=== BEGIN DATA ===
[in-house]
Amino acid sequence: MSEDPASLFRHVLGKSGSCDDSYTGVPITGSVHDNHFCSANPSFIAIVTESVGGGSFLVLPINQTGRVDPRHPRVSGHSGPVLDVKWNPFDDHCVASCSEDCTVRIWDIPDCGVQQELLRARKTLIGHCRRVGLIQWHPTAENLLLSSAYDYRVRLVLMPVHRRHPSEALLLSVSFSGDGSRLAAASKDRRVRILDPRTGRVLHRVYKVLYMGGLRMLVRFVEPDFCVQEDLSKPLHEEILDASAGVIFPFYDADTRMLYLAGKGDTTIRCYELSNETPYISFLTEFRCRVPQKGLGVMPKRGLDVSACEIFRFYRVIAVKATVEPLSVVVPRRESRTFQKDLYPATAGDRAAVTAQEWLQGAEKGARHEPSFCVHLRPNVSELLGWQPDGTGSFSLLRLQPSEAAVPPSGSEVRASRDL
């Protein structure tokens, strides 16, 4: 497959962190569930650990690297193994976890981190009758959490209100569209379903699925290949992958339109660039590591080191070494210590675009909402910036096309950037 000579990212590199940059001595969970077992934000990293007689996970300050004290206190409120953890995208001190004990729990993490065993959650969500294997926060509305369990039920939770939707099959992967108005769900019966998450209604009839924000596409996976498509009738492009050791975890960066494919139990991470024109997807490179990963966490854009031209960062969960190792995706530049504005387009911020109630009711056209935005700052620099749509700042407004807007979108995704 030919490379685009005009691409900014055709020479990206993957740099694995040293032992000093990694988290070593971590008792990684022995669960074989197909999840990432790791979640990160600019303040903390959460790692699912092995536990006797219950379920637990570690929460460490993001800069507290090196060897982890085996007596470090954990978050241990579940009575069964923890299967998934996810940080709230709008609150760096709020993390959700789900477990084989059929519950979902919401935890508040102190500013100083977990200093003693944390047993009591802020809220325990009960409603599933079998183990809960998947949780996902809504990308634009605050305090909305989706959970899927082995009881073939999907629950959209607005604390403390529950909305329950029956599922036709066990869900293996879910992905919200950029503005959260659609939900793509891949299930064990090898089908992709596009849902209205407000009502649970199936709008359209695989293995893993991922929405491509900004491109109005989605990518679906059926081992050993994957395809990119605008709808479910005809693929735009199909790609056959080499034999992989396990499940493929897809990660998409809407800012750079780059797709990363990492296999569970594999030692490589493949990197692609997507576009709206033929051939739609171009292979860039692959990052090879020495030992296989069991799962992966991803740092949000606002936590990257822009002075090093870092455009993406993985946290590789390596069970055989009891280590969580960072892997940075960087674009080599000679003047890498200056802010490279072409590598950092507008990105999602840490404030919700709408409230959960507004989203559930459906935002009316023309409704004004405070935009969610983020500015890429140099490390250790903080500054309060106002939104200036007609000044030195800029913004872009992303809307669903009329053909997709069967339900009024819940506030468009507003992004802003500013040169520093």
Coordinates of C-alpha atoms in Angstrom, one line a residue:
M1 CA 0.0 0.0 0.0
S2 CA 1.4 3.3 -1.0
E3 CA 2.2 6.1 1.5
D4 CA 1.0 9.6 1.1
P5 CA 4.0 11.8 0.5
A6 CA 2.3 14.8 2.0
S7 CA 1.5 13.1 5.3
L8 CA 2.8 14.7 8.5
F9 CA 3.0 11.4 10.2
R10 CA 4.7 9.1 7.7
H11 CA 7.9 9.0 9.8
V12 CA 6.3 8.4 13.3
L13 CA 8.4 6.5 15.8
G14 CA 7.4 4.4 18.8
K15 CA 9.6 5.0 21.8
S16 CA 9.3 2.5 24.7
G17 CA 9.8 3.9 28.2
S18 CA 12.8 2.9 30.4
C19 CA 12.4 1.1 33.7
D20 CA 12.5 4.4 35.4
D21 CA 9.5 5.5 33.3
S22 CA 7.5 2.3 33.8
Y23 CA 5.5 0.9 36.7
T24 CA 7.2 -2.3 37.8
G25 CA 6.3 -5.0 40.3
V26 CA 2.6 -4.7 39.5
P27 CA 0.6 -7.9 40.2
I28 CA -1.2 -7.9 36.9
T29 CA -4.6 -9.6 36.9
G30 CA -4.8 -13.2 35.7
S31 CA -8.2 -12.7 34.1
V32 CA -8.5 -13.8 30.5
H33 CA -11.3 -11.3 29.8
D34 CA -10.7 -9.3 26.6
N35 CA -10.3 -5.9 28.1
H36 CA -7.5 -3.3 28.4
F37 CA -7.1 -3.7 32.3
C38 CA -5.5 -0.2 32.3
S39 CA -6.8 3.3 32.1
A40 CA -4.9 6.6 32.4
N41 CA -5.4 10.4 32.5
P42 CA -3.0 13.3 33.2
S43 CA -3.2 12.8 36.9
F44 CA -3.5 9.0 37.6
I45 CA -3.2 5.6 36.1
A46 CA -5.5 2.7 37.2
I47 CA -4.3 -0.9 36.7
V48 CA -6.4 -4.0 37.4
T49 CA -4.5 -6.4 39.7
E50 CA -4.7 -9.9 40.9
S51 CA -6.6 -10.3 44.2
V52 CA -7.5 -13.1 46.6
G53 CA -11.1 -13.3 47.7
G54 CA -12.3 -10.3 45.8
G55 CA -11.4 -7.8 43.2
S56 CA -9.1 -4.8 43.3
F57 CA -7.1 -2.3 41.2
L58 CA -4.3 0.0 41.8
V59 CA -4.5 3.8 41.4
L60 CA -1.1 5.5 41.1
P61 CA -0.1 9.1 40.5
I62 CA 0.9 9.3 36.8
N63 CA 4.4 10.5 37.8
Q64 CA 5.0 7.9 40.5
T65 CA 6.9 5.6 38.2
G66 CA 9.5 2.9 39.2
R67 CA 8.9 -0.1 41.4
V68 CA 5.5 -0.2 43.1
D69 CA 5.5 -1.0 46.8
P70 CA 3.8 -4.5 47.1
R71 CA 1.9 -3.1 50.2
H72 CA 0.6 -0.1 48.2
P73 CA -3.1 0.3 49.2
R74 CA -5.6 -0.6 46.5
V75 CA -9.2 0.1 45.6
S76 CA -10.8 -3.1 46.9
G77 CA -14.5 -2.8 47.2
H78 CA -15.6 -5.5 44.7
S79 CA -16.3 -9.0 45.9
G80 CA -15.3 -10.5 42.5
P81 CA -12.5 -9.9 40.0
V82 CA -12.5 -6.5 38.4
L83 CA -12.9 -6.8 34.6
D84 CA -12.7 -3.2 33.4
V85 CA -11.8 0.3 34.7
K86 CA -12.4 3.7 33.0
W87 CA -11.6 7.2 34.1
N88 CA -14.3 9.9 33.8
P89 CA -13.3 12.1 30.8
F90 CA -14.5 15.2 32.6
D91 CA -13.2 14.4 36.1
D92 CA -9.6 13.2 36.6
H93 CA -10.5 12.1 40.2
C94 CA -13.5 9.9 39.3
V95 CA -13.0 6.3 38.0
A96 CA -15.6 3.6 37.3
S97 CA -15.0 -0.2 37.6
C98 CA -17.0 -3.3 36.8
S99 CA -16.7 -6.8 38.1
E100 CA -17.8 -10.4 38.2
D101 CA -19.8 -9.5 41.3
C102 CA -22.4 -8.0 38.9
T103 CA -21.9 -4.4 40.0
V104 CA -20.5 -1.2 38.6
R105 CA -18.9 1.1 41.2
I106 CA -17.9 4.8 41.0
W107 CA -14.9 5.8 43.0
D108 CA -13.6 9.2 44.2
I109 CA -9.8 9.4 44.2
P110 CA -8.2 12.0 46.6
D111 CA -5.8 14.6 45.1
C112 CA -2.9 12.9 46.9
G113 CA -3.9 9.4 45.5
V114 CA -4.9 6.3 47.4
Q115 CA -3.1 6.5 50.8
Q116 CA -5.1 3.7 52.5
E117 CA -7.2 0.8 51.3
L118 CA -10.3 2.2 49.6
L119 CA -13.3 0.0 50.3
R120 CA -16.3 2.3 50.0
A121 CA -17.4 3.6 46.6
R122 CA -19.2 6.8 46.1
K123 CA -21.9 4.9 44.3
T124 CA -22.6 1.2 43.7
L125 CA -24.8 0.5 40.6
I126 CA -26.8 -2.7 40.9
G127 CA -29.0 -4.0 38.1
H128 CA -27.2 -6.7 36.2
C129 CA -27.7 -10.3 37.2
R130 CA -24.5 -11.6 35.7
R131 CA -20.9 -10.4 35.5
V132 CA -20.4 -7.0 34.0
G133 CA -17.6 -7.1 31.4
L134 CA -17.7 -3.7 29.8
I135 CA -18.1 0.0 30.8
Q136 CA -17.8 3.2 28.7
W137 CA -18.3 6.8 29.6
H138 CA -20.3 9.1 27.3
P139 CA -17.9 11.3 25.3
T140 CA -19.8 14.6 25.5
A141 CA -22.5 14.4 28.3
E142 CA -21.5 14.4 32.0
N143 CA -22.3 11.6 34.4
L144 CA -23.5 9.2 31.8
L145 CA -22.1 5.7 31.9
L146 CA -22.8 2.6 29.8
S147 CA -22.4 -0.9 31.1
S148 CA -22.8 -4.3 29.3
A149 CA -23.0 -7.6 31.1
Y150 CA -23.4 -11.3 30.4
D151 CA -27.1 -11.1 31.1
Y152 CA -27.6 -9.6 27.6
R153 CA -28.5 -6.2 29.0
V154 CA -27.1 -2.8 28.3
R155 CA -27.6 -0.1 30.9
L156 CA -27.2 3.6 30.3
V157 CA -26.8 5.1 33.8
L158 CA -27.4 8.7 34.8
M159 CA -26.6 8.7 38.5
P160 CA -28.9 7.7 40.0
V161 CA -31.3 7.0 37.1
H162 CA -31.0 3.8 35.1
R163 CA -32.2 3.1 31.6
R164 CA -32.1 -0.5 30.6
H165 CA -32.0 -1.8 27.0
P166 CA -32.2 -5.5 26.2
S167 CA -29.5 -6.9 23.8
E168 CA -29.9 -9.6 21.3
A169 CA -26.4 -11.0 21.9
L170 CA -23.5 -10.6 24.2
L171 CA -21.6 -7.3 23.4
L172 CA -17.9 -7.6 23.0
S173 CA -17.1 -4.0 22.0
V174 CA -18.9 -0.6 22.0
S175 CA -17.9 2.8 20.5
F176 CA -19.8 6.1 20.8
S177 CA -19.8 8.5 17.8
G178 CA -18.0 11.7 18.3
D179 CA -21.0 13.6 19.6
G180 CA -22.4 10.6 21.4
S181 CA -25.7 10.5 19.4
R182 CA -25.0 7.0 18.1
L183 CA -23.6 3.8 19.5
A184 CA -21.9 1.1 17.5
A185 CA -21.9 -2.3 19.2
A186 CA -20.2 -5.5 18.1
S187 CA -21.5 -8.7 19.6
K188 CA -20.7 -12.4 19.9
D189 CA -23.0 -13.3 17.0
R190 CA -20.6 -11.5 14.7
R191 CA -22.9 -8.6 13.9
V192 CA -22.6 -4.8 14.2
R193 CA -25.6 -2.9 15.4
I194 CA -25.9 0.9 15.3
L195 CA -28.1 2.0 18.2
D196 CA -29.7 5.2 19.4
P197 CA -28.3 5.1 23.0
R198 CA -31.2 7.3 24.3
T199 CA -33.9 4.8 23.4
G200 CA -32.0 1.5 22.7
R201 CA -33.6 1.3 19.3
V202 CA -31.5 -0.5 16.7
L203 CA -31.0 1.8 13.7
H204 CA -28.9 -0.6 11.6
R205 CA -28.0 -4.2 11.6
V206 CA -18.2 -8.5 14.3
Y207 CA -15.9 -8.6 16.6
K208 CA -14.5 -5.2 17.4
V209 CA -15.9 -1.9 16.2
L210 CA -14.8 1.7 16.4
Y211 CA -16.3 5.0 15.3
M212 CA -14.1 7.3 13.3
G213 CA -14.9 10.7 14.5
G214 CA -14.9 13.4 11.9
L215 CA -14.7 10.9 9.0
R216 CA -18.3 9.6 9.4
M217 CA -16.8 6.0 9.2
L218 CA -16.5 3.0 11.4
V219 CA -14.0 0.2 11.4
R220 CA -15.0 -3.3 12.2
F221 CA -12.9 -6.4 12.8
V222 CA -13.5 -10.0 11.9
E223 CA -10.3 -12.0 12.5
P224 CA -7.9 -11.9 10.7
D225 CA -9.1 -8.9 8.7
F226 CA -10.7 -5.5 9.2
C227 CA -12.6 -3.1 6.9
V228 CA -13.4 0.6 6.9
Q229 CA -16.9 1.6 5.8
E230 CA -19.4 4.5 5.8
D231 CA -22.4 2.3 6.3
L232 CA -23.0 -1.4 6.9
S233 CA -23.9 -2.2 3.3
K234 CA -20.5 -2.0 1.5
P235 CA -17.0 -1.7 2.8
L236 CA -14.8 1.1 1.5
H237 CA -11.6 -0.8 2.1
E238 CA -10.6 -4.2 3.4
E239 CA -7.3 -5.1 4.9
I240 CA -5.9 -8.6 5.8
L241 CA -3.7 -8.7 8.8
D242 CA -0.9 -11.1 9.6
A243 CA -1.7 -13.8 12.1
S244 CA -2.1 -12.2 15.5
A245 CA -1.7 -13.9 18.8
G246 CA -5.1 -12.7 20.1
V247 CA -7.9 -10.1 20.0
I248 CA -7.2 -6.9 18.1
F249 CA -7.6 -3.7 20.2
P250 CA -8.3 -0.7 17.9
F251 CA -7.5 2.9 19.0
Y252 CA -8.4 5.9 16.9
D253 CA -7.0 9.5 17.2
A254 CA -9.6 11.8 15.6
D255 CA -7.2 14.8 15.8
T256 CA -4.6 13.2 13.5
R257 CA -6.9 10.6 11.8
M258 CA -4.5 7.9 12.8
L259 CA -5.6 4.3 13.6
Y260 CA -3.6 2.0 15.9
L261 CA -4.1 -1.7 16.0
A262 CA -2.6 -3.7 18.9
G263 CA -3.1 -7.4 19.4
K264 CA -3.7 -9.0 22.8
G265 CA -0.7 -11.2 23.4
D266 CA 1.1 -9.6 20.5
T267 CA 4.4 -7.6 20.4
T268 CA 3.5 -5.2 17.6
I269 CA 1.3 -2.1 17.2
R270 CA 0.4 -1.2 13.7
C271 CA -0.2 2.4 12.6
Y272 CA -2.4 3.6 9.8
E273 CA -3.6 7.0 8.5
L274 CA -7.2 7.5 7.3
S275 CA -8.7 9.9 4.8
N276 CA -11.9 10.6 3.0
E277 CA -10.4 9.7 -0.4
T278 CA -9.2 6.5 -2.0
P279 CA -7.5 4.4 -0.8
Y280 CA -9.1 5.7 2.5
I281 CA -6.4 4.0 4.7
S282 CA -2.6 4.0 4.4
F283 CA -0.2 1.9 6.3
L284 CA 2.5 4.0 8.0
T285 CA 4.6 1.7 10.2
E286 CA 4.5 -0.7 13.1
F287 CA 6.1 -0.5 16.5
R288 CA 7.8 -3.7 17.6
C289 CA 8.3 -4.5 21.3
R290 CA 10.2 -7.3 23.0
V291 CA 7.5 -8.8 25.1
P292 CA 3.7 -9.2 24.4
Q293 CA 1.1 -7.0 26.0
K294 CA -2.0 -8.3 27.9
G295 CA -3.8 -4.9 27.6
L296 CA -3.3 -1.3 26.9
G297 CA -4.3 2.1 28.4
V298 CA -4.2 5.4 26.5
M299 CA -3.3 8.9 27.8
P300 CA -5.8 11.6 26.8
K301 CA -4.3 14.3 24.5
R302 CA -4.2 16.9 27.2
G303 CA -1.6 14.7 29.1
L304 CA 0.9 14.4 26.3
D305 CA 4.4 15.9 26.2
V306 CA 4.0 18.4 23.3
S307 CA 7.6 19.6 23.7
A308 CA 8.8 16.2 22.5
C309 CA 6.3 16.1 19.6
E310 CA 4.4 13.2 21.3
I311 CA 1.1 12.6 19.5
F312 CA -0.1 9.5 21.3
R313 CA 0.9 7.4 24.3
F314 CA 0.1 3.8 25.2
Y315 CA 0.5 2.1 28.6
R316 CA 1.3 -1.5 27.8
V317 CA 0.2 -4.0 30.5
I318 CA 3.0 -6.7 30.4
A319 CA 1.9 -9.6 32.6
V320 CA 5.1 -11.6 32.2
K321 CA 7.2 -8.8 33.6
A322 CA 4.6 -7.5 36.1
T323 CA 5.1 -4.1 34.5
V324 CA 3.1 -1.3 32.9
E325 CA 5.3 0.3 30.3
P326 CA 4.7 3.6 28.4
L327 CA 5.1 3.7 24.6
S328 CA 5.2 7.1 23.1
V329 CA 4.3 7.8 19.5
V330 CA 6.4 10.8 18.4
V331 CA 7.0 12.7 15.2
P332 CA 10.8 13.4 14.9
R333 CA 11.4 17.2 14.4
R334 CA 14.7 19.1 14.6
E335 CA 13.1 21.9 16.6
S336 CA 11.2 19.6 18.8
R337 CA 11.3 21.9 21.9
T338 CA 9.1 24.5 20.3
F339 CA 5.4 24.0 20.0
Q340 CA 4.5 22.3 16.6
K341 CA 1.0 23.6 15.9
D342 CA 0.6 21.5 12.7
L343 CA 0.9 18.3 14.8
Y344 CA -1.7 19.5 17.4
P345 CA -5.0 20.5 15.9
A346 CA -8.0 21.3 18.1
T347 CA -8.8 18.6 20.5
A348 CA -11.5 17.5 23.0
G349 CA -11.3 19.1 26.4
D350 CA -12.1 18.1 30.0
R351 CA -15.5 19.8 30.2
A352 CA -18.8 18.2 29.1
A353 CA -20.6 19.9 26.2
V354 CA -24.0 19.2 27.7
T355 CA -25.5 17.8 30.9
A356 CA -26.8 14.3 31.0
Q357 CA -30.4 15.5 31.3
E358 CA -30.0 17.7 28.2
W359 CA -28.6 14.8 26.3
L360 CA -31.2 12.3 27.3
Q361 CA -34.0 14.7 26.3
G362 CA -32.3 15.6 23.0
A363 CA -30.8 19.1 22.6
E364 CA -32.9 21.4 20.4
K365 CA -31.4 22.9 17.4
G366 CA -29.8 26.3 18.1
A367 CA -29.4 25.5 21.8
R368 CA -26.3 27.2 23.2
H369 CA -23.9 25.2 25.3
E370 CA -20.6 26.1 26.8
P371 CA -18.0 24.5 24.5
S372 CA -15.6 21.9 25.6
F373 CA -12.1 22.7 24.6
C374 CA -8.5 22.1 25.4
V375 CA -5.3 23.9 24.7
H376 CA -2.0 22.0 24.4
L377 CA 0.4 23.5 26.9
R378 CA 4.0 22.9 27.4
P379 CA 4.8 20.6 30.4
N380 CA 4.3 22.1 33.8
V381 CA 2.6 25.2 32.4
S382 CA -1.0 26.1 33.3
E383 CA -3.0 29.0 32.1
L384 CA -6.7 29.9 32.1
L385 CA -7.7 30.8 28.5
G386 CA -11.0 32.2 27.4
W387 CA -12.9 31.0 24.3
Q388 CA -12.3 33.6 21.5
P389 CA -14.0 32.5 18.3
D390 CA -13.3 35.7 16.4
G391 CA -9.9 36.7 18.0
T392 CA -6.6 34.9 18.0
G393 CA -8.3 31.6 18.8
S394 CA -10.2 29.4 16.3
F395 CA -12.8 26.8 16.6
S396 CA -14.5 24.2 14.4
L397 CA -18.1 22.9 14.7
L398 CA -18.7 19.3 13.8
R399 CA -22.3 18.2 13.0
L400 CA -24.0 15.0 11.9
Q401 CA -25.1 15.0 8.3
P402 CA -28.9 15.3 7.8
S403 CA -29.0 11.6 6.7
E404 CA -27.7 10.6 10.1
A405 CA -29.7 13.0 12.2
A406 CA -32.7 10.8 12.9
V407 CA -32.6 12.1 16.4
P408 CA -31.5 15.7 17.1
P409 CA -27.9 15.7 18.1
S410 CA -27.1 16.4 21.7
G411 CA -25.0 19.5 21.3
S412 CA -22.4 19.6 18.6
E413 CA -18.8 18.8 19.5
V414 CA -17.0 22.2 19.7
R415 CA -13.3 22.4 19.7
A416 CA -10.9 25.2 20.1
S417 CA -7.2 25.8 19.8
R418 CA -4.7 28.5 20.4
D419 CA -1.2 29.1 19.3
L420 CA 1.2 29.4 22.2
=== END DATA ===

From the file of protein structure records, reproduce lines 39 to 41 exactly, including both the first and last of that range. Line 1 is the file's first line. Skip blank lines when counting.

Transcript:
N35 CA -10.3 -5.9 28.1
H36 CA -7.5 -3.3 28.4
F37 CA -7.1 -3.7 32.3